Farm Progress

Egg prices pinching producers’ pockets

Growers look to downsize flocks to curb supply and raise prices.

July 19, 2017

2 Min Read
LOWERING PRODUCTION: In Darke County, some egg producers have stopped replacing their aging hens that go out of production to lower the number of eggs on the market.

In Darke County, the state’s highest producer of eggs, some businesses are trimming their flocks to contend with the steep dive nationwide in egg prices.

Shoppers may be pleased to see a dozen eggs as low as 49 cents, but egg producers in Darke County likely are cringing at the price, the lowest in at least a decade.

By reducing their flocks, some Ohio egg producers hope to decrease the supply of eggs on the market and drive up the price they get paid for eggs. The Buckeye state is second in the nation in egg production, just behind Iowa.

The dip in egg prices stems from a nationwide glut of eggs on the market. In 2015, an avian influenza outbreak forced many farmers in Iowa, Minnesota and Nebraska to destroy millions of their infected birds. With fewer hens laying, the supply declined, and the price of eggs skyrocketed. Producers then took on more birds to try to take advantage of the high egg prices.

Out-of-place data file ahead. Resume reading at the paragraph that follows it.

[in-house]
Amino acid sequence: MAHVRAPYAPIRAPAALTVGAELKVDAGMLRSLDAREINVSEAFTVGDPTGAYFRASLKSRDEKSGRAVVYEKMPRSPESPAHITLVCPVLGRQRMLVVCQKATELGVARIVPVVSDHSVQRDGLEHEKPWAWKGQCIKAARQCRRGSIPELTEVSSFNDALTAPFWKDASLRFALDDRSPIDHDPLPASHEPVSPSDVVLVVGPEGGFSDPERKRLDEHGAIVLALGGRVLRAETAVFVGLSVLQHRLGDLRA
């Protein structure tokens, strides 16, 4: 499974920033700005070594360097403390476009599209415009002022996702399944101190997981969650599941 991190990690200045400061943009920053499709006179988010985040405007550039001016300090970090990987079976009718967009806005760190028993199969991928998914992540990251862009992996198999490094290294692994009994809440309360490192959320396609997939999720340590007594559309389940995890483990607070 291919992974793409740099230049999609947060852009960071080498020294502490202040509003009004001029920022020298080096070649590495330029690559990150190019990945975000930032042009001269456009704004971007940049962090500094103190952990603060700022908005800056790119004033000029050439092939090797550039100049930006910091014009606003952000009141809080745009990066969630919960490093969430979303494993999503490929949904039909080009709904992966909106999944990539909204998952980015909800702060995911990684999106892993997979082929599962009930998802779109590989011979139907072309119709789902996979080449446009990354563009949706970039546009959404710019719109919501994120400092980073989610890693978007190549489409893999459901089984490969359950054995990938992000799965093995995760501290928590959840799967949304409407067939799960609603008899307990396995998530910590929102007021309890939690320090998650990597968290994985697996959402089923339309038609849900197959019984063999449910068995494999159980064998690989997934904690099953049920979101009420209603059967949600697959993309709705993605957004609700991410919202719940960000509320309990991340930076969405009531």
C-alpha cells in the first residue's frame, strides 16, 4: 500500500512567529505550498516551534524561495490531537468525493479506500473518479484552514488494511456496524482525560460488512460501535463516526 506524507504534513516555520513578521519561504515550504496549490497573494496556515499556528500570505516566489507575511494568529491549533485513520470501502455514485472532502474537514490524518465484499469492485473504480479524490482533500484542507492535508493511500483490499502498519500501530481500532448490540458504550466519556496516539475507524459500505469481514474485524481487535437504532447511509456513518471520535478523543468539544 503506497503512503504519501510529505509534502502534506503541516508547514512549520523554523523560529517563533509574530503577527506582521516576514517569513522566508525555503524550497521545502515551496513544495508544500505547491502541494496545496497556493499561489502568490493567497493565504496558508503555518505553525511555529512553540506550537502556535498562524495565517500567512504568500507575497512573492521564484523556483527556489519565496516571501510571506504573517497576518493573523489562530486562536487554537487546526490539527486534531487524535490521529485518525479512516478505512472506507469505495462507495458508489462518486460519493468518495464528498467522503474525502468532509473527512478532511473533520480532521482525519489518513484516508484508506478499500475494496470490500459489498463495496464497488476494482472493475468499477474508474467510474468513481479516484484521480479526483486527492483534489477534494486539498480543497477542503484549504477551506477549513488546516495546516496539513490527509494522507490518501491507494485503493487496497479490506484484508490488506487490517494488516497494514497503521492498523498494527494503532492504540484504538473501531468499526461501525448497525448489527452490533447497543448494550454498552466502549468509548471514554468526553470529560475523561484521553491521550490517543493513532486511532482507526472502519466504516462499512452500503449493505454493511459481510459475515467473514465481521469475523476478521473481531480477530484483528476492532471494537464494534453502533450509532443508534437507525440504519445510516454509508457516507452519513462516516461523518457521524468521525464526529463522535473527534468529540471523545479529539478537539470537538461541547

In time, with so many hens producing, the egg supply surged, dropping the price per dozen. Egg prices fell by 21% in 2016, and this year, egg prices are expected to decline an additional 5% to 6%, according to USDA.

“What comes up, must come down and vice versa,” says Zoë Plakias, an agricultural economist with the College of Food, Agricultural and Environmental Sciences at Ohio State University.

“Anytime you have a market disruption, it takes time to adjust,” Plakias says, referring to the 2015 avian influenza outbreak. “This is a kind of perennial story in agriculture. It’s hard to control all the different factors to always give producers the price they want.”

In Darke County, some egg producers have stopped replacing their aging hens that go out of production to lower the number of eggs on the market. Some farmers that raised cageless hens, expecting they would lay eggs that sell for $4 a dozen, have slowed the expansion of that practice, given the minimal demand for the pricey cageless eggs, says Sam Custer, an OSU Extension educator. “I don’t recall a time when it’s gotten this ugly,” he says.

Since the winter of 2016, it has been tough for egg producers, with the exception of Christmas and Easter, when the industry typically experiences boosts in egg sales, Custer says.

The national average price of eggs was $1.68 in May 2016, and in May 2017, the price declined to $1.41, a 16% decrease, according to the Bureau of Labor Statistics. Prices vary across the country. Some grocery stores in Ohio have recently featured eggs priced as low as 49 cents a dozen.

When the price of milk dips significantly, dairy farmers sometimes take the drastic measure of dumping some of their milk to reduce the supply and help drive up the price, Custer says. Egg suppliers, however, won’t be pitching their product, he says.

“But right now,” Custer says, “they’re truly just hanging on.”

Source: OSU Extension

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